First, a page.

Moving into your new Dutch home? Get yourself connected with our guide to setting up TV, home phone, and the internet in the Netherlands.
Whether you rent an apartment in Amsterdam or buy a family home in the Dutch countryside, one of the first things you’ll need to do when you move in is to get yourself connected. Setting up your television, landline telephone, and broadband connections is a great way to make your new house feel like home.
These days, the number of options when it comes to choosing these connections can seem confusing. But with an ever-increasing amount of our lives lived online, it’s essential you find the right services for you. To help you out, our guide to setting up TV, home phone, and internet in the Netherlands covers the following:
- Getting connected in a new home
- Communications in the Netherlands
- Setting up TV in the Netherlands
- Getting a landline telephone in the Netherlands
- Setting up an internet connection in the Netherlands
- Paying for your bills in the Netherlands
- Making a complaint about a telecoms company
- Useful resources
KPN Internet & TV
Looking for the right internet & TV package for you? KPN is a leading broadband and TV provider in the Netherlands, with a range of home and office packages that meet every need. Whether you need superfast broadband, international sports channels or the latest movies direct to your TV, KPN has you covered. Sign up today and get connected!
Getting connected in a new home
Whether you’re renting or buying in the Netherlands, it’s highly likely that you’ll need to set up your own TV, phone, and internet connection in your new home.
If you’re renting, it’s possible that your new home will already have these services. If so, their cost will be included within your monthly payments. In such cases, you can ask your landlord to issue you with an account (eindafrekening) showing real costs at least once a year. However, you should clarify this with your landlord prior to signing the contract if you’re unsure what your rental payment actually includes.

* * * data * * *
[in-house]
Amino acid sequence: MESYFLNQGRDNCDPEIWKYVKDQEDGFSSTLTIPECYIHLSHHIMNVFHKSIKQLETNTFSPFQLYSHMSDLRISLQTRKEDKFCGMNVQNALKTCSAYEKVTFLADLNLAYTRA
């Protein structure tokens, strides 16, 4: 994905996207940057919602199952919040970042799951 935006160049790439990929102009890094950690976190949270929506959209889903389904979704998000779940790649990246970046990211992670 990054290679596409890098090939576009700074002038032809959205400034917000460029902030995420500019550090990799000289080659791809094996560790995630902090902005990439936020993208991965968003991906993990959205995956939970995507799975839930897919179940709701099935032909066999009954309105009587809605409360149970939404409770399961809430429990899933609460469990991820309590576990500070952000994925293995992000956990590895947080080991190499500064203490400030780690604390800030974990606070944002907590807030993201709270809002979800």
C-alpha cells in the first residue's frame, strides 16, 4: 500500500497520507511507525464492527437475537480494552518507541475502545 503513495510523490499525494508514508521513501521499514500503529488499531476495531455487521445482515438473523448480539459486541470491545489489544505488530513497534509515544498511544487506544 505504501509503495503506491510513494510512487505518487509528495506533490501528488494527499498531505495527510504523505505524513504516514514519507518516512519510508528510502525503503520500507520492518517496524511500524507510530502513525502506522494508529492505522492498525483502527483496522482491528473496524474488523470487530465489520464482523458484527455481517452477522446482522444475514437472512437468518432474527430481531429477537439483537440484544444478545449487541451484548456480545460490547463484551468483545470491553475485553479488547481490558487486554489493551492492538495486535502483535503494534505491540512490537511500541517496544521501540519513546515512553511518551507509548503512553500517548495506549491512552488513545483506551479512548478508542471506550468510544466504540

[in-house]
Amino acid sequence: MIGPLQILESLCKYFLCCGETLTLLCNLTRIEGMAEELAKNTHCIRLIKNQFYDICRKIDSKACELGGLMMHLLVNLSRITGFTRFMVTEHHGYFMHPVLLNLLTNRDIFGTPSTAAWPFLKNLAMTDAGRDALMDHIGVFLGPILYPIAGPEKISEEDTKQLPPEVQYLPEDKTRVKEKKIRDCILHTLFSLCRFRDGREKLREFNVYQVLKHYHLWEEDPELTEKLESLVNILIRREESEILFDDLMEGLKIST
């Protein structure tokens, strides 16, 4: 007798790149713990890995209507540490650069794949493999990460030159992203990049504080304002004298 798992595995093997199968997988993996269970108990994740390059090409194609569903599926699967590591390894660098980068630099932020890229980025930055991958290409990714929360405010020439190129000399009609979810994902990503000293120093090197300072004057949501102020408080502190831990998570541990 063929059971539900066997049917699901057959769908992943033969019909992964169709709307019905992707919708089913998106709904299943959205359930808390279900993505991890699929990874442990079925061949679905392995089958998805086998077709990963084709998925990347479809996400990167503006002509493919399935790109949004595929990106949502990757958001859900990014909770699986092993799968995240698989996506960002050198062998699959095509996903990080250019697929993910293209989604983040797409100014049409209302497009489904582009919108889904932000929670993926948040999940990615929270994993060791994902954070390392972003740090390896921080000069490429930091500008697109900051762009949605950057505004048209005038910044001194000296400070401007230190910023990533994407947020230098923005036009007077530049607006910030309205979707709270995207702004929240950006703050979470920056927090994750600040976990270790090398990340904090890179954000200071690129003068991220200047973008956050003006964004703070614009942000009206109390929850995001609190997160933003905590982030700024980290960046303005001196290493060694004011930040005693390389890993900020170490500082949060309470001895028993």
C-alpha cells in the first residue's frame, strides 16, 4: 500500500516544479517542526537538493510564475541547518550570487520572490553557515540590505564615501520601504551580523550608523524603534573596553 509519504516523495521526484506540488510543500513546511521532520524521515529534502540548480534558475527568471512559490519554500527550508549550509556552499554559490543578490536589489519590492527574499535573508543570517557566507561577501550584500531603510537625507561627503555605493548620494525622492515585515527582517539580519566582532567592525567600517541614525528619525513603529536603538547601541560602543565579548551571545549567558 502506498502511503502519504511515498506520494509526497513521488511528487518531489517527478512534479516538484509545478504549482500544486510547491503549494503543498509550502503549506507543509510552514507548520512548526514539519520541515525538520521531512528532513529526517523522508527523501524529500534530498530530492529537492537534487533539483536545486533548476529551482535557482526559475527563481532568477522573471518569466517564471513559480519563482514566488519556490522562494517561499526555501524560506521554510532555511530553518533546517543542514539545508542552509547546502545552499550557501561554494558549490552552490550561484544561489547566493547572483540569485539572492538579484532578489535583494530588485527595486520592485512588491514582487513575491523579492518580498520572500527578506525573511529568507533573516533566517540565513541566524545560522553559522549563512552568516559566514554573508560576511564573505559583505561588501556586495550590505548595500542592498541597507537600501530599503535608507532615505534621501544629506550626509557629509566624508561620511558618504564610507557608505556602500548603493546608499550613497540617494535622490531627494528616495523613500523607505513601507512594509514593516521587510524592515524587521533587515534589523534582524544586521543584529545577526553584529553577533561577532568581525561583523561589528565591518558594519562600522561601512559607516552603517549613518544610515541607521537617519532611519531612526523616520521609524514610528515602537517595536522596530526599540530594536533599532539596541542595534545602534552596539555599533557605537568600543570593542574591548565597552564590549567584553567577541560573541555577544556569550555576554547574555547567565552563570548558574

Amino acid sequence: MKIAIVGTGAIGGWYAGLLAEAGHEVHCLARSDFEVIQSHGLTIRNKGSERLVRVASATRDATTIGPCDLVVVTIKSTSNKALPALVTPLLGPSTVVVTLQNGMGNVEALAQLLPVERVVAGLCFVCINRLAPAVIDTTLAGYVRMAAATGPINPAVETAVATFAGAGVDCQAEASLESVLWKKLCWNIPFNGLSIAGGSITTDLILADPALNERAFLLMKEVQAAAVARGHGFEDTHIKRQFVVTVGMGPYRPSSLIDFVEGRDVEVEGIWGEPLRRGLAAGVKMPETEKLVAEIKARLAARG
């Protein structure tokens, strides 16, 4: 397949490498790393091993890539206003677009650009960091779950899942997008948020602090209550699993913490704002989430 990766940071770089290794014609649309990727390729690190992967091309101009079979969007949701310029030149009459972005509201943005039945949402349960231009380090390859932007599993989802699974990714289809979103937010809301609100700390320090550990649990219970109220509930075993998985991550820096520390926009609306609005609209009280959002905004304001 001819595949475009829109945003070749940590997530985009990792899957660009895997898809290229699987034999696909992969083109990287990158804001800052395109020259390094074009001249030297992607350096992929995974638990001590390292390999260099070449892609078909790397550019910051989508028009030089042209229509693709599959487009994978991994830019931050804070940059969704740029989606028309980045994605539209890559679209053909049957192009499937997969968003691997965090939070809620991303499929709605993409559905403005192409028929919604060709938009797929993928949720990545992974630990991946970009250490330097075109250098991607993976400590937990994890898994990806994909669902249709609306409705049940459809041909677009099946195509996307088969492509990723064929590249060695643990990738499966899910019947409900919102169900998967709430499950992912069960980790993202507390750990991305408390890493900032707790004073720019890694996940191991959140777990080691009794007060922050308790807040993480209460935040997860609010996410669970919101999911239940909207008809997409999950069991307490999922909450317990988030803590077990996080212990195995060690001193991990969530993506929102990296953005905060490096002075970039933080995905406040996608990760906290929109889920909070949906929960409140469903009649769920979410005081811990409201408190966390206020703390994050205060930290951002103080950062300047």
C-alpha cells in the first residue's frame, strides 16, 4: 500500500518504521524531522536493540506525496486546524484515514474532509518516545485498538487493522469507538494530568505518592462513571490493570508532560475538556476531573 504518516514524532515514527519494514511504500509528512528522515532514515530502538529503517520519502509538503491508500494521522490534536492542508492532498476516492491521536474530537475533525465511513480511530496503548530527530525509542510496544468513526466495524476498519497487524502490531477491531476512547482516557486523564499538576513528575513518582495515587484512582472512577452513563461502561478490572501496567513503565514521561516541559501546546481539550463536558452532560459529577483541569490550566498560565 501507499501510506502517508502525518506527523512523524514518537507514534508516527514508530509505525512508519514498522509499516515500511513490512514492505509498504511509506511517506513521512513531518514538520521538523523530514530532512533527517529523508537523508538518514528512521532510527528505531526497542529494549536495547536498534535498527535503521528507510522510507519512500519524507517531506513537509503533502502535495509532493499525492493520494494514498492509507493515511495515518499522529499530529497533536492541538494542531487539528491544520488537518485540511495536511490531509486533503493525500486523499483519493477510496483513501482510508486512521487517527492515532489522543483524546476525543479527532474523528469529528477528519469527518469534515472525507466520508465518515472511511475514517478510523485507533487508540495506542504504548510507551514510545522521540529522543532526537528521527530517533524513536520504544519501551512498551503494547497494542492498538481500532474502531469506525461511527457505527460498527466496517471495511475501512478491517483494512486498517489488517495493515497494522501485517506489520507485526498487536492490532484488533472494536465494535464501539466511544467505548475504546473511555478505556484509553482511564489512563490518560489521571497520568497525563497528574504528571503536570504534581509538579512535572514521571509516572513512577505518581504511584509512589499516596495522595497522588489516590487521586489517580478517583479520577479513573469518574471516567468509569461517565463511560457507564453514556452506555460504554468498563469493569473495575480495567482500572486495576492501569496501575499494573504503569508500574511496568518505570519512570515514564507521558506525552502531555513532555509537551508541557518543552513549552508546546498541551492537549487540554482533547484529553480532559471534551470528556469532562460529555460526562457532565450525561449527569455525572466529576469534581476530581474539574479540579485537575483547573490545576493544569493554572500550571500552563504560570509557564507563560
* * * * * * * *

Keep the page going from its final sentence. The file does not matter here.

Generally speaking, serviced apartments will come with communications services included as standard. You can then choose to either disconnect and find your own provider or continue using the existing connections. It’s likely you’ll be able to find a cheaper deal yourself, although changing providers may not be worth your while.
Communications in the Netherlands
If you do need to set up TV, home phone, and internet in your new home, the Netherlands has a whole host of options to choose from.
Although there was once a time when these services were provided by different companies, these days the bigger Dutch providers are increasingly diversifying their output. The biggest TV, internet, and phone providers in the Netherlands include the following:
You can often get discounted packages that include television, landline telephone and broadband connections. Some of these companies also include discounts for mobile phone subscriptions, too, so it’s best to shop around to get the best deal for you. You can do this easily using the online comparison site Prijsvergelijken, which will show you the options you have in your neighborhood.
If would prefer someone to take the stress out of setting up your new home, you can also use a utility installation service. Expat-friendly services such as Partner Pete offer English-speaking assistance when it comes to setting up utilities in the Netherlands.
Television in the Netherlands is of good quality and widely accessible. Since 2006, all Dutch terrestrial channels have been digital, and many of the most popular channels are free-to-air. For more information on Dutch TV and what you can expect, read our guide to TV and radio in the Netherlands.
Despite the availability of these channels, over 90% of the Dutch population prefer cable TV. Generally speaking, people receive cable TV in the Netherlands through their internet provider, although this isn’t necessarily the case. You are able to choose different providers for different services.
The price you pay for this service will depend on the package you choose. Most providers offer a basic package that comes as standard with their internet service. This includes expat-friendly channels like BBC One, BBC Two, CNN and MTV alongside a wide range of Dutch national and local channels.
These providers also offer a range of additional TV packages you can choose from. The most popular options for these are generally sports and movie channels. These packages also often include extra services, including access to on-demand movies and TV series. Some also include interactive TV, meaning you can pause and record live television.
How do I set up TV in the Netherlands?